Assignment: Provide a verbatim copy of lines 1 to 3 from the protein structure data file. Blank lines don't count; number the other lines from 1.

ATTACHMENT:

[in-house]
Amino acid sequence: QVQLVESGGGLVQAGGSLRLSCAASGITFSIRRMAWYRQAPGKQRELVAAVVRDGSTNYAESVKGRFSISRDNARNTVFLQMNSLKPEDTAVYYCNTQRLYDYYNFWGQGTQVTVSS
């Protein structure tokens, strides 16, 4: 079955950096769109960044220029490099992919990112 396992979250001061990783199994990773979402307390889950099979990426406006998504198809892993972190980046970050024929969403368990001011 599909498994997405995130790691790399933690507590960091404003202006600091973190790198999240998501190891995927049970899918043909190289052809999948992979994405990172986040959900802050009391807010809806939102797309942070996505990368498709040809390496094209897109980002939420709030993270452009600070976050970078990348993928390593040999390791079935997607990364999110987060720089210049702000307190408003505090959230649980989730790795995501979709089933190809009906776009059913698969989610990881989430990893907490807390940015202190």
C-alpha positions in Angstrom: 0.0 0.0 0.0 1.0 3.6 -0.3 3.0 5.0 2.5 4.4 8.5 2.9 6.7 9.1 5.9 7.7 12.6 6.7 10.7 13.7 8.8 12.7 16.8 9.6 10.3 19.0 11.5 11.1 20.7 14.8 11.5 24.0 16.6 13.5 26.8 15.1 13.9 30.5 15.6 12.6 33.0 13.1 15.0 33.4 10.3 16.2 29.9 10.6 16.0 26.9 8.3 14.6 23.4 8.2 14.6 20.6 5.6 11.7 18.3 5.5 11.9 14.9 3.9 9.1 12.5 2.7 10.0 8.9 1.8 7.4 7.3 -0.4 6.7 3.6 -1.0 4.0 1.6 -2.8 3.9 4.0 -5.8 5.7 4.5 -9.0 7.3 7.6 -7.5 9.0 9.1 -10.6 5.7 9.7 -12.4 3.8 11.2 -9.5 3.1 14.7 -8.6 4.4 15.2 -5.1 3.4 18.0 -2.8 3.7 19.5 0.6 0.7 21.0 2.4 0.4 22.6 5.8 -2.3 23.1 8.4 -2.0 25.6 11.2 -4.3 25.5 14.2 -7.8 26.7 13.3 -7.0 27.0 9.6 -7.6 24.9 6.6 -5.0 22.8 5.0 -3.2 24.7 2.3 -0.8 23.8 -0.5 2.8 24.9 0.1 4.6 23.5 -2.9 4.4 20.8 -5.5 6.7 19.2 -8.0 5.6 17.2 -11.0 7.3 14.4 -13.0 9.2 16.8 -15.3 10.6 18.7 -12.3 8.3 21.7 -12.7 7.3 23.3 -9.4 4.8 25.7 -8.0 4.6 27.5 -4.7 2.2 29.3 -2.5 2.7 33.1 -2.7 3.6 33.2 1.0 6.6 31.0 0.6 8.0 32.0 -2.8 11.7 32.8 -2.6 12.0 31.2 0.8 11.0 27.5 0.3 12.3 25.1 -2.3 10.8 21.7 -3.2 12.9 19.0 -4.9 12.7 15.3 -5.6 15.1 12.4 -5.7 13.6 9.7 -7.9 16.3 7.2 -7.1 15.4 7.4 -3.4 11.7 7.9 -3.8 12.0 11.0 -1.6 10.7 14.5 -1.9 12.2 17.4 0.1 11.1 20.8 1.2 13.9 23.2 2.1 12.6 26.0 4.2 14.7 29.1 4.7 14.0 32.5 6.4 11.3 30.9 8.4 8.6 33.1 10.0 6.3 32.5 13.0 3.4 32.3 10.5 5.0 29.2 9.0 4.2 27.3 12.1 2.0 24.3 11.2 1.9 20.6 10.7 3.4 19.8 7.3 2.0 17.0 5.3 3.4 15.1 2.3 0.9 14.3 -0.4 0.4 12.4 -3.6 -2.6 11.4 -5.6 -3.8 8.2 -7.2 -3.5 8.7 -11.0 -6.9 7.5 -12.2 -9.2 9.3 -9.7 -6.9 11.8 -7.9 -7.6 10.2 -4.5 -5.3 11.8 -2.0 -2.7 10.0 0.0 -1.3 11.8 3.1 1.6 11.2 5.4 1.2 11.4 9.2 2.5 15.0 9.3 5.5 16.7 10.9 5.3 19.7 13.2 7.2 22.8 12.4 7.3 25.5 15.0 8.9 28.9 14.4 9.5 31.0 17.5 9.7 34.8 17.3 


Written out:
[in-house]
Amino acid sequence: QVQLVESGGGLVQAGGSLRLSCAASGITFSIRRMAWYRQAPGKQRELVAAVVRDGSTNYAESVKGRFSISRDNARNTVFLQMNSLKPEDTAVYYCNTQRLYDYYNFWGQGTQVTVSS
């Protein structure tokens, strides 16, 4: 079955950096769109960044220029490099992919990112 396992979250001061990783199994990773979402307390889950099979990426406006998504198809892993972190980046970050024929969403368990001011 599909498994997405995130790691790399933690507590960091404003202006600091973190790198999240998501190891995927049970899918043909190289052809999948992979994405990172986040959900802050009391807010809806939102797309942070996505990368498709040809390496094209897109980002939420709030993270452009600070976050970078990348993928390593040999390791079935997607990364999110987060720089210049702000307190408003505090959230649980989730790795995501979709089933190809009906776009059913698969989610990881989430990893907490807390940015202190």